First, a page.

In 2013, the General Assembly passed a law giving its leaders the authority to mount their own defense when the state is sued. Lawmakers took the step after the attorneys general in three other states announced they would no longer defend marriage laws.
Mark Harris, pastor of First Baptist Church of Charlotte and the leader of the campaign that helped pass the state’s constitutional marriage amendment in 2012, applauded the legislature’s resistance on Thursday.
“I stress all the time that it was only 29 months ago, not 29 years, when the people of this state voted that marriage would be defined as between one man and one woman,” Harris said. “There is the sense among a great number of people across the state that something is wrong with the system when ... a stroke of a pen or the hit of a gavel can put our marriage amendment in jeopardy.”
The referendum, which Republicans scheduled during the May primary, drew 35 percent of the state’s electorate and passed with 61 percent of the vote. Given the limited turnout, the percentage of registered voters who approved the ban is the lowest in the South, the Center for Southern Studies says.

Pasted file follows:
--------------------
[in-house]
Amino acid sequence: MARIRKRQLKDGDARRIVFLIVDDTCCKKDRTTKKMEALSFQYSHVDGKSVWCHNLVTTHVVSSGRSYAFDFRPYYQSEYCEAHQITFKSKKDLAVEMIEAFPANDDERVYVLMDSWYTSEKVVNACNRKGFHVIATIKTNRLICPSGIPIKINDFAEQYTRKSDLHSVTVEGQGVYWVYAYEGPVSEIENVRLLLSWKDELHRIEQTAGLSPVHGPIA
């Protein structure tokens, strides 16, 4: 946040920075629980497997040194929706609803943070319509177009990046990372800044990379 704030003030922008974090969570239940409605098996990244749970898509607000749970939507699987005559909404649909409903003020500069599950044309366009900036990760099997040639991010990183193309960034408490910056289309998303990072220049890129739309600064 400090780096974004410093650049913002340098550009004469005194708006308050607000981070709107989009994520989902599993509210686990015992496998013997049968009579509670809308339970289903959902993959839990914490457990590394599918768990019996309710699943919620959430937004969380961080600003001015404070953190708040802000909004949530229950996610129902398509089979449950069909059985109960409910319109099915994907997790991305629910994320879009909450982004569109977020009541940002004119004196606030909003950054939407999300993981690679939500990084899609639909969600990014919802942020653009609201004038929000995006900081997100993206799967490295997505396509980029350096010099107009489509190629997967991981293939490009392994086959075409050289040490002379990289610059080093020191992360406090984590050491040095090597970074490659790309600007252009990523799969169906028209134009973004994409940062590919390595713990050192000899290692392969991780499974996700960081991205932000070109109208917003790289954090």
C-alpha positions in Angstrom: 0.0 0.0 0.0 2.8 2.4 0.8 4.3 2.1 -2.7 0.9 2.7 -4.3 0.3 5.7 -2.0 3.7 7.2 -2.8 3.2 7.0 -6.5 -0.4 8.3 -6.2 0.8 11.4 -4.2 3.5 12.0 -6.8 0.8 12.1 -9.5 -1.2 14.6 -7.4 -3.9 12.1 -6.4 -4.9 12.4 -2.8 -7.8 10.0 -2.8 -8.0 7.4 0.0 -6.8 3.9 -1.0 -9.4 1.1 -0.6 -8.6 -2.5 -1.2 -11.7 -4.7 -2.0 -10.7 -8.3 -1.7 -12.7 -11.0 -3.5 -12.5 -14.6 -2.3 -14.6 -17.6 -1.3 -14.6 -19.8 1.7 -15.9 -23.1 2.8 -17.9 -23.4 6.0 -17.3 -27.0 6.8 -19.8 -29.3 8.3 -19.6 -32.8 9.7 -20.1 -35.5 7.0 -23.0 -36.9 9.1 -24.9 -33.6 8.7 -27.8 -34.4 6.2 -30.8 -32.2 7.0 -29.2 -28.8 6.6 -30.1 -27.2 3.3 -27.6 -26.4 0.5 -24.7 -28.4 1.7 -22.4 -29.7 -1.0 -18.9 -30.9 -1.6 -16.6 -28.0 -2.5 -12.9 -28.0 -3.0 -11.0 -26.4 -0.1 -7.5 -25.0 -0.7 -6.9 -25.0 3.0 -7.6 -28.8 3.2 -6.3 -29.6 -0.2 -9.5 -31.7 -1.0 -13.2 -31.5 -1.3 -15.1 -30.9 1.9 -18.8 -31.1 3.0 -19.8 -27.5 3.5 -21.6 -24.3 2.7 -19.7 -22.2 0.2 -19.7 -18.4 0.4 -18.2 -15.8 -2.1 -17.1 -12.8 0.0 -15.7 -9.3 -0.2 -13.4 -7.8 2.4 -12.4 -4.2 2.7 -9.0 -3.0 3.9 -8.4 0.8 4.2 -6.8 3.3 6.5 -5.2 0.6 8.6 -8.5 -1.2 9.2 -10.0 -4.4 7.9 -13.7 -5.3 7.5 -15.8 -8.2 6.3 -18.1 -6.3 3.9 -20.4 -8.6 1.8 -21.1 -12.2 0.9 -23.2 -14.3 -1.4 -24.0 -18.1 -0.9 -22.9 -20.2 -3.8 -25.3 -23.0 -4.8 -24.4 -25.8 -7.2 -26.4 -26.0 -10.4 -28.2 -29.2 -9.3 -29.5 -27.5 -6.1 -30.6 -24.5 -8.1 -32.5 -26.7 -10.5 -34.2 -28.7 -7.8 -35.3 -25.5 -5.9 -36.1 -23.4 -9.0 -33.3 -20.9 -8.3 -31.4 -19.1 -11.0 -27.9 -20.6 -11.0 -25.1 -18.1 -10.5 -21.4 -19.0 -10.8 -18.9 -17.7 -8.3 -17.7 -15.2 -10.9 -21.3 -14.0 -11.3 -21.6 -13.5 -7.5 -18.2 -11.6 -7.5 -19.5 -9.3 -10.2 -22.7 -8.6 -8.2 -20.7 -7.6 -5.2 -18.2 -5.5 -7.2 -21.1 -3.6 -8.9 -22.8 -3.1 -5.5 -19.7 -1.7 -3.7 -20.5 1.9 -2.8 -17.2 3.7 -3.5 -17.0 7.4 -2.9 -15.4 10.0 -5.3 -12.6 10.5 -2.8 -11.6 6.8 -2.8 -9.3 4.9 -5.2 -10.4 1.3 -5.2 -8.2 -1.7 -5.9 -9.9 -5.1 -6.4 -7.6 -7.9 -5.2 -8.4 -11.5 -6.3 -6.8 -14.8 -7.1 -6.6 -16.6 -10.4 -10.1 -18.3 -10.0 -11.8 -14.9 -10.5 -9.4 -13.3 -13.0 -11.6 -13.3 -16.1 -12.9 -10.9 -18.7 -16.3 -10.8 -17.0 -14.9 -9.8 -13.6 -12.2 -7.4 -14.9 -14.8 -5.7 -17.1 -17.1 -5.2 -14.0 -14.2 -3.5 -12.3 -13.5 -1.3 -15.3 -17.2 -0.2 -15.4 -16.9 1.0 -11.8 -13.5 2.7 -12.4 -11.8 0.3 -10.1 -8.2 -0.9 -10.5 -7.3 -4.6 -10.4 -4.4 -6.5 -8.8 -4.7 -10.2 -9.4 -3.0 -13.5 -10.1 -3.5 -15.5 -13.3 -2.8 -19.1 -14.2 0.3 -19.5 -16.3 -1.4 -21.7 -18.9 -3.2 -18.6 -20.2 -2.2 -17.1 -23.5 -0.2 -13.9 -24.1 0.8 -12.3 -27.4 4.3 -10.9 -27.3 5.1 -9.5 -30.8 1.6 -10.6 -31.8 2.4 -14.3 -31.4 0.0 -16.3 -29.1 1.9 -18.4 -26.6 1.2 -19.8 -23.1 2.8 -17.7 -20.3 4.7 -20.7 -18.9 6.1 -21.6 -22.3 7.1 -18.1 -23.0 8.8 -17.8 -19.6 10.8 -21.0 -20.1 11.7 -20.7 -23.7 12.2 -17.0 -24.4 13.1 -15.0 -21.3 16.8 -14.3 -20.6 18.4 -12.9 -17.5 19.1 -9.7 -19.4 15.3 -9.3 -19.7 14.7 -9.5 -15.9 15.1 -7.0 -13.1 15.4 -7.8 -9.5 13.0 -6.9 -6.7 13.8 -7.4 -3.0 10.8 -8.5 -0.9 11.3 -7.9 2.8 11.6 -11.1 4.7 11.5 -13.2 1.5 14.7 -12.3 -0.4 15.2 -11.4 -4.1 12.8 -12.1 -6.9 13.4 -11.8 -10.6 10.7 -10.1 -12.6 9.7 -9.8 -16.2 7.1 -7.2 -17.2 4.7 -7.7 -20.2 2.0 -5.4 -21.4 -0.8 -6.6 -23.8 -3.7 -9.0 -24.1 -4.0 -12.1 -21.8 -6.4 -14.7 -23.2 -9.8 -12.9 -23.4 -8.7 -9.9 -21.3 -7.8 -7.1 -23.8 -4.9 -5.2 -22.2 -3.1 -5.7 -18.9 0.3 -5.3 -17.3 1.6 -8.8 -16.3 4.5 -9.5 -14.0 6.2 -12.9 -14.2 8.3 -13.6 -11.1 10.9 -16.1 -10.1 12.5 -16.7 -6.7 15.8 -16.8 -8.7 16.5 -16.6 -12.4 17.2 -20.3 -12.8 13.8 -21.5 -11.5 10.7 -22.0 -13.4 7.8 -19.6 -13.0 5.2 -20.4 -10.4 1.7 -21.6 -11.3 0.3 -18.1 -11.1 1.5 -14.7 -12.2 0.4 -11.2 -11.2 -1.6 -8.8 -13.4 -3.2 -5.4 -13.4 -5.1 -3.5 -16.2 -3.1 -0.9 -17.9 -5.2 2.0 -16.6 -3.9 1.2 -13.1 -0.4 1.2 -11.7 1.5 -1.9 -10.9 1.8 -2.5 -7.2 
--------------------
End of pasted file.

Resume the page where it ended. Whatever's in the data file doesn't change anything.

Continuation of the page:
A few blocks away from Harris’ church, Scott Lindsley continued to keep watch at the Mecklenburg County Courthouse for the time he and partner Joey Hewell can legally apply for a marriage license. He said the Republican resistance is a waste of time.
“They either don’t understand the process or they refuse to accept the outcome that was handed down Monday,” Lindsley said. “Either way, we’ll be elated if we can get our license today, tomorrow or next week. What they’re doing won’t accomplish anything.”
Asked if he had anything to say to Tillis, a resident of Cornelius and a GOP candidate for U.S. Senate, Lindsley replied: “Please quit looking at all of us as a political maneuver or a concept and realize there are real people that you are hurting.”
Who’s in charge here?